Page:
COVID-19 threw another wrench into the works: In a time of social distancing, how would team members — in Greenville and elsewhere — be able to continue crucial techniques like Lean Action Workshops, which are typically weeklong, in-person gatherings dedicated to establishing or improving a process, machine or way of thinking? Figuring out how to adapt lean to online, Richard Simpson, GE Gas Power’s vice president of global supply chain, and Karen Hoyle, global lean leader at GE Power, reflected on the undertaking : “No matter the environment, cost pressure or pandemic, we are committed to pushing forward, adapting with lean and continuing to improve problem-solving,” they wrote.
In March 2020, employees from GE’s grid operations — who work with utilities and other customers to bring electricity to consumers around the globe — were set to gather in Florida for a working session associated with lean. GE has applied lean to fix production lines in its factories like Batesville and Greensville, but it can be equally powerful within the office for project management, software development and other commercial challenges. Still, a problem presented itself even before participants could gather in the Sunshine State: The COVID-19 pandemic and lockdowns prevented them from getting there. Could lean work as well online?
That was a dilemma, given the problem-solving power of people working in the same room together. Virtual gatherings, said GE Digital’s Paul Sloup, had to find a way to “tap into people’s creativity and their problem-solving skills, but also to draw out of people their ideas and their thoughts.” Sloup and colleagues settled on a whiteboard software that made virtual collaboration easy, and soon found that, despite the challenges, the online method yielded surprising benefits: instant digital storage of ideas and insights, for instance, and the ability to share them with more people. “I would never have been able to scale a physical event that easily in that way,” Sloup said. When in-person meetings return, they won’t be the same — thanks to the virtual tools discovered by Sloup and his colleagues, they’ll be better.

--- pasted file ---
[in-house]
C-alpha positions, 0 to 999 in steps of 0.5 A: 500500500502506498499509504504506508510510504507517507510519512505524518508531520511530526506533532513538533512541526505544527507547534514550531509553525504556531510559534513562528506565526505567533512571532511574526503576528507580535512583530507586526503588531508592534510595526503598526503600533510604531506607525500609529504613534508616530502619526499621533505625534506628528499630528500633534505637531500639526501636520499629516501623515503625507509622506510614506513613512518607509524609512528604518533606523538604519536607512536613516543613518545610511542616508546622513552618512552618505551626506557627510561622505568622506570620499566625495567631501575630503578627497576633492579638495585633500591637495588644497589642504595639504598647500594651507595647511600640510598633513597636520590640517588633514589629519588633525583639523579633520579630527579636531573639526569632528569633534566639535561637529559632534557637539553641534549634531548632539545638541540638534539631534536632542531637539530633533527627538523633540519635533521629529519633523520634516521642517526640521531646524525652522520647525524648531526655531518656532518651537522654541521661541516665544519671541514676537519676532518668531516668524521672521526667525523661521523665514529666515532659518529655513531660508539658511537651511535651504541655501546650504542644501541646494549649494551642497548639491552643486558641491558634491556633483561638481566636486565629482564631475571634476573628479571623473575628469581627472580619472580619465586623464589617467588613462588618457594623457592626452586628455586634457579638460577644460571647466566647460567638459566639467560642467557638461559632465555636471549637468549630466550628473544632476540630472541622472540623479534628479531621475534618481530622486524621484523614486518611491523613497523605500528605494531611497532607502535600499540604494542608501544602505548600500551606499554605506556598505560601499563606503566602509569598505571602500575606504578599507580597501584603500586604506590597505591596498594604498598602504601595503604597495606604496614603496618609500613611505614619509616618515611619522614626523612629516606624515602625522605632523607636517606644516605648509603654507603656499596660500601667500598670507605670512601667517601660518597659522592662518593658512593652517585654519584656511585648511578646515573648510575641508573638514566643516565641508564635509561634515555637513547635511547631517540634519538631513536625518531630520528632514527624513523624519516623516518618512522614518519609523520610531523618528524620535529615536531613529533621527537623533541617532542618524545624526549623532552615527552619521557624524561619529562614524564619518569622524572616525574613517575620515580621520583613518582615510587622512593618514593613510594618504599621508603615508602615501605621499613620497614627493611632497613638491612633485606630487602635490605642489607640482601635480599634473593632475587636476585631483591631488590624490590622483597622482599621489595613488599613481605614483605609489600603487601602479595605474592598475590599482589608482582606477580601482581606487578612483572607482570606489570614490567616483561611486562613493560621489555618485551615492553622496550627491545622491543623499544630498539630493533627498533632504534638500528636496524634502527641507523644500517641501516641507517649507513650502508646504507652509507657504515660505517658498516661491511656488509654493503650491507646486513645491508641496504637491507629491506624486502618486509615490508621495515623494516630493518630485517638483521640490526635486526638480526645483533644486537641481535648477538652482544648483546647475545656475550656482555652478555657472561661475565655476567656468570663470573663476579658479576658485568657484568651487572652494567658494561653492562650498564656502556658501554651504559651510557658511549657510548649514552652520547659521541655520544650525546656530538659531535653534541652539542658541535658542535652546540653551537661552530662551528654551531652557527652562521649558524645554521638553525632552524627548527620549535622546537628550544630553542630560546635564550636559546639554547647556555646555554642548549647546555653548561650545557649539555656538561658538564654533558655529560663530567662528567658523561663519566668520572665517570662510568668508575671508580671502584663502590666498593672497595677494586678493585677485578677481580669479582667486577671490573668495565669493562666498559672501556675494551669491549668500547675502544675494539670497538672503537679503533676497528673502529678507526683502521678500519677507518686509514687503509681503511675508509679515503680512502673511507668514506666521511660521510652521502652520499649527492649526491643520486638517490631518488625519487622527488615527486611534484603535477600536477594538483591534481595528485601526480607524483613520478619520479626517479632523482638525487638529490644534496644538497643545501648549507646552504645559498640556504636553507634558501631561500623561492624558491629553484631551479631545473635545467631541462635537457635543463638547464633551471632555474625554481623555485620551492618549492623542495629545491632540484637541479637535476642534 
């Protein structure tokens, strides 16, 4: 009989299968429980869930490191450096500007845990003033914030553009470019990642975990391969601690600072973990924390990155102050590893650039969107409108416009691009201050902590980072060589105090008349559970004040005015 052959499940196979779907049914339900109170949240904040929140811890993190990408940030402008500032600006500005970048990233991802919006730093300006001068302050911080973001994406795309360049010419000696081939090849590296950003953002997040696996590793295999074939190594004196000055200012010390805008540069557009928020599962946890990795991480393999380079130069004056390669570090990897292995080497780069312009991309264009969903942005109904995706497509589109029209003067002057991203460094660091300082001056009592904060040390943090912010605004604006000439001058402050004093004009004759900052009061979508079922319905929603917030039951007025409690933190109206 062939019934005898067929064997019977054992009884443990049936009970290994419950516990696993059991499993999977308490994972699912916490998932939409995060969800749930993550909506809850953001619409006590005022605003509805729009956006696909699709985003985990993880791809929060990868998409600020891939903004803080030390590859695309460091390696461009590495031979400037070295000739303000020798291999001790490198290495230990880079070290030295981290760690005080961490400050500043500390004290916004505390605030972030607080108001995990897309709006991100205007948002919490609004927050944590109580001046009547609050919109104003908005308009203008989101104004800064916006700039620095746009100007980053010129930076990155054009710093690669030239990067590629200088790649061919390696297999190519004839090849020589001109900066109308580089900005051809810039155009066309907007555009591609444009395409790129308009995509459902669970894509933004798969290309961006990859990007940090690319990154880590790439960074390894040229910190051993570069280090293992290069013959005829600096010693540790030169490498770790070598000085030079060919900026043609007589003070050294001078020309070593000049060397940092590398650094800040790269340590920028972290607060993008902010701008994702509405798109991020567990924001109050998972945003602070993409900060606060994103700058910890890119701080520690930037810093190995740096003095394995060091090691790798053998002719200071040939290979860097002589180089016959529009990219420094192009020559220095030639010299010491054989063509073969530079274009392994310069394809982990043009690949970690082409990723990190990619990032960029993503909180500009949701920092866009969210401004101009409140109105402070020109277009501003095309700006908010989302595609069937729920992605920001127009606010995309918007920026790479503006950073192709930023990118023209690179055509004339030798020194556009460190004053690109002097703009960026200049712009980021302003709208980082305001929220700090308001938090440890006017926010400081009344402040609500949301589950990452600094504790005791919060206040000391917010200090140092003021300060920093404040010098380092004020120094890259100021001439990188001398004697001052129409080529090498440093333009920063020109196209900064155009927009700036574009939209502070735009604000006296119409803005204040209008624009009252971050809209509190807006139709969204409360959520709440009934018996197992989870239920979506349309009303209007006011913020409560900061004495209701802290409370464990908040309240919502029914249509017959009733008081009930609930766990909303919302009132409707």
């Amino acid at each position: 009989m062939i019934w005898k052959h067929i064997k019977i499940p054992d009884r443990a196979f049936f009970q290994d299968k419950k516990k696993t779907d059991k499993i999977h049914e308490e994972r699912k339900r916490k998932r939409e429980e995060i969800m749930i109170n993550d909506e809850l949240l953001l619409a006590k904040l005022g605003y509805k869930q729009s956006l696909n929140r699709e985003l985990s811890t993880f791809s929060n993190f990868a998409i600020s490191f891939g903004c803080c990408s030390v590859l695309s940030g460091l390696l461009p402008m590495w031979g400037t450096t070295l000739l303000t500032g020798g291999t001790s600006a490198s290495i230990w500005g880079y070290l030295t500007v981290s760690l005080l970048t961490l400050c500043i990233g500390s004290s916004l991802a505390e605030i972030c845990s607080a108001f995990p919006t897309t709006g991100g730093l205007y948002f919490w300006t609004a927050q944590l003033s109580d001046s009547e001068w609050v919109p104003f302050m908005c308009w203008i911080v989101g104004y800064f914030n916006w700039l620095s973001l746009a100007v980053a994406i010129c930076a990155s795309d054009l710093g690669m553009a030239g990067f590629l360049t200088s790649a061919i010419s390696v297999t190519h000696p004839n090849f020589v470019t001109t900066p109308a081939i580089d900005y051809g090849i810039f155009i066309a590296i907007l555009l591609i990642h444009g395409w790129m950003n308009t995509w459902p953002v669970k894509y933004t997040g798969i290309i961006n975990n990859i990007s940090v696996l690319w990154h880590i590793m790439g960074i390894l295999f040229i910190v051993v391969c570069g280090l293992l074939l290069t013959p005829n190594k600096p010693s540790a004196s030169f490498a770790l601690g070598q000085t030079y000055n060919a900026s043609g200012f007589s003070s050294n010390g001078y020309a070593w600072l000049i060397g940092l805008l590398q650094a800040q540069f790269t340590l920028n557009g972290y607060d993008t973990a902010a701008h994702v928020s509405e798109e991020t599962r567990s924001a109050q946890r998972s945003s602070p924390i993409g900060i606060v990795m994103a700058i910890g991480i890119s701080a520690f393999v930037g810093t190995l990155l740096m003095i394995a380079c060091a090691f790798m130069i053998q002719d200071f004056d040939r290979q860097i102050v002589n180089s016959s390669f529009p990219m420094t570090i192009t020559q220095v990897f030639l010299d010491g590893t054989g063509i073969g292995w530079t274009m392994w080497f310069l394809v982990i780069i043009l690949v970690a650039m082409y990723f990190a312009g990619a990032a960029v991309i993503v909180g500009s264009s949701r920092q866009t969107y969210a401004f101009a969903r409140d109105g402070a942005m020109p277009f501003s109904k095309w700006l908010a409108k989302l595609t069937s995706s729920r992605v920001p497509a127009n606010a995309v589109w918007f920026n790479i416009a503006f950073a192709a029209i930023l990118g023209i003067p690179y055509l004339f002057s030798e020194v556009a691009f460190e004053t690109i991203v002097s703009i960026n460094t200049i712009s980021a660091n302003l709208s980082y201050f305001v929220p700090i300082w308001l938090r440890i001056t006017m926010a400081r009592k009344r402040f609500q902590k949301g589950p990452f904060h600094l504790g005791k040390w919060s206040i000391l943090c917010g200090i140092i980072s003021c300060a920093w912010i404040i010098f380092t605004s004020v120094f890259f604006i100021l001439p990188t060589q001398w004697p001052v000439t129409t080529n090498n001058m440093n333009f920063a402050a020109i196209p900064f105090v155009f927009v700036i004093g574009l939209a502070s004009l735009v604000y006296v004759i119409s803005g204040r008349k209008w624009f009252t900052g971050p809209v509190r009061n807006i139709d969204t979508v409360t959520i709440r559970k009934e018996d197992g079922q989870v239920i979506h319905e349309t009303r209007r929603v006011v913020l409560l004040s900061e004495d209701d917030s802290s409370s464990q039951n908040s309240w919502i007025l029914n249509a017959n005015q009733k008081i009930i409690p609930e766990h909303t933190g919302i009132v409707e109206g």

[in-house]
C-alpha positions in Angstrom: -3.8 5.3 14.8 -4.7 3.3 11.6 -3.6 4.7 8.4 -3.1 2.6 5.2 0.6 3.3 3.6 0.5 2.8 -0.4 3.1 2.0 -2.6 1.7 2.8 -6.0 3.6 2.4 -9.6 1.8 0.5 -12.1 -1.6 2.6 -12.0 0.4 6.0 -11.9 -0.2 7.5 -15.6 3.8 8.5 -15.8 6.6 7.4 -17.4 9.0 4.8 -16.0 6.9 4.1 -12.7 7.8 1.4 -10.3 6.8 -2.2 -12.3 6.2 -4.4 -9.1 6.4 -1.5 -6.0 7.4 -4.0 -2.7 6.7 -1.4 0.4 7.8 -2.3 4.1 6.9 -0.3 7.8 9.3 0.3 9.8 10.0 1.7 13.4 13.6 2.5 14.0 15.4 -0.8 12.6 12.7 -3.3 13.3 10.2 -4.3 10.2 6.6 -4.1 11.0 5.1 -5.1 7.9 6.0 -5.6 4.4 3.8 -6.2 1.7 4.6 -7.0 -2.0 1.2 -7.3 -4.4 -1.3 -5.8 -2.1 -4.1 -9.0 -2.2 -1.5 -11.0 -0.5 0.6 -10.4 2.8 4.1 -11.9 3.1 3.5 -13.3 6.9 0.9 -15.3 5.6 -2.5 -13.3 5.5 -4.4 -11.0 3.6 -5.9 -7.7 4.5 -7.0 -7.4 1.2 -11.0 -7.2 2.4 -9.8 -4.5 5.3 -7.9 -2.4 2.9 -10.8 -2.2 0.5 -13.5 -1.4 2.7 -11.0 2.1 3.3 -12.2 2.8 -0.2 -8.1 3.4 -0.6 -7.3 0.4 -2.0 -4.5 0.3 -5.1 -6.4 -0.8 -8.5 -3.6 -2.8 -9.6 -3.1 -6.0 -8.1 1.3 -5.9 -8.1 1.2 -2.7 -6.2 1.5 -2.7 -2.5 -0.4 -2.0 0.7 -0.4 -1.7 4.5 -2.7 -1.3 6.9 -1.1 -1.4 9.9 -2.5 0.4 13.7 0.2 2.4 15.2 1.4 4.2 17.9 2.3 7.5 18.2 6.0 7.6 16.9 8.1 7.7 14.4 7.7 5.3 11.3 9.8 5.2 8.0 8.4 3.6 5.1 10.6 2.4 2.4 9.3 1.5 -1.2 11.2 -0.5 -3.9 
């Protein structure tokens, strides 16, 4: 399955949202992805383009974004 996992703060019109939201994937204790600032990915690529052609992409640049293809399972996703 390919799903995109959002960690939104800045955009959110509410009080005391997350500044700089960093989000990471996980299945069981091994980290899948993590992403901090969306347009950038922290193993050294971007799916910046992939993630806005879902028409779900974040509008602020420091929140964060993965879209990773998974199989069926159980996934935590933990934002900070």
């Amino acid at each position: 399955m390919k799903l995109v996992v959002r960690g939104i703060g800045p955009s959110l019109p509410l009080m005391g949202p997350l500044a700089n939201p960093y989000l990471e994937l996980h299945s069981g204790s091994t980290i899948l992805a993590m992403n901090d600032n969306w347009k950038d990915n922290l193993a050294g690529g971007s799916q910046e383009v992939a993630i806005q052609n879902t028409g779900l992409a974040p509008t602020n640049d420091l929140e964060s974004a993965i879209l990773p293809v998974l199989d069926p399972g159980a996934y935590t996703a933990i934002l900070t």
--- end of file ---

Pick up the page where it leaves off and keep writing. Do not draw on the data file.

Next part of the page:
Angie Norman is comfortable with uncertainty. As one of GE’s experts in lean management, it’s her specialty to crack complex problems in urgent need of a solution. So in March 2020, when GE Healthcare needed to set up and attach accessories to thousands of medical monitors in record time to serve patients during the pandemic, she was exactly the right person for the job. These monitors track heart rate and other vital signs, and doctors and nurses need them to treat ailing patients. It was a complex task in a small window of time.
Norman doesn’t even work for GE Healthcare. At the time, she worked for GE Aviation, and she now serves as executive lean leader in finance. But it was her lean expertise that mattered in this case, and Norman got down to brass tacks. She secured space to assemble the monitors in GE Aviation’s Cheltenham, England, plant, which typically makes aircraft power systems. She spearheaded worker training and drafted a plan with her team, who were soon putting in two shifts a day assembling the monitors. The first batch was ready to ship in early May 2020, just six weeks after the project had begun. It was all about having a plan to execute, Norman said — and the teamwork to execute it: “It shows how powerful a common goal can be.”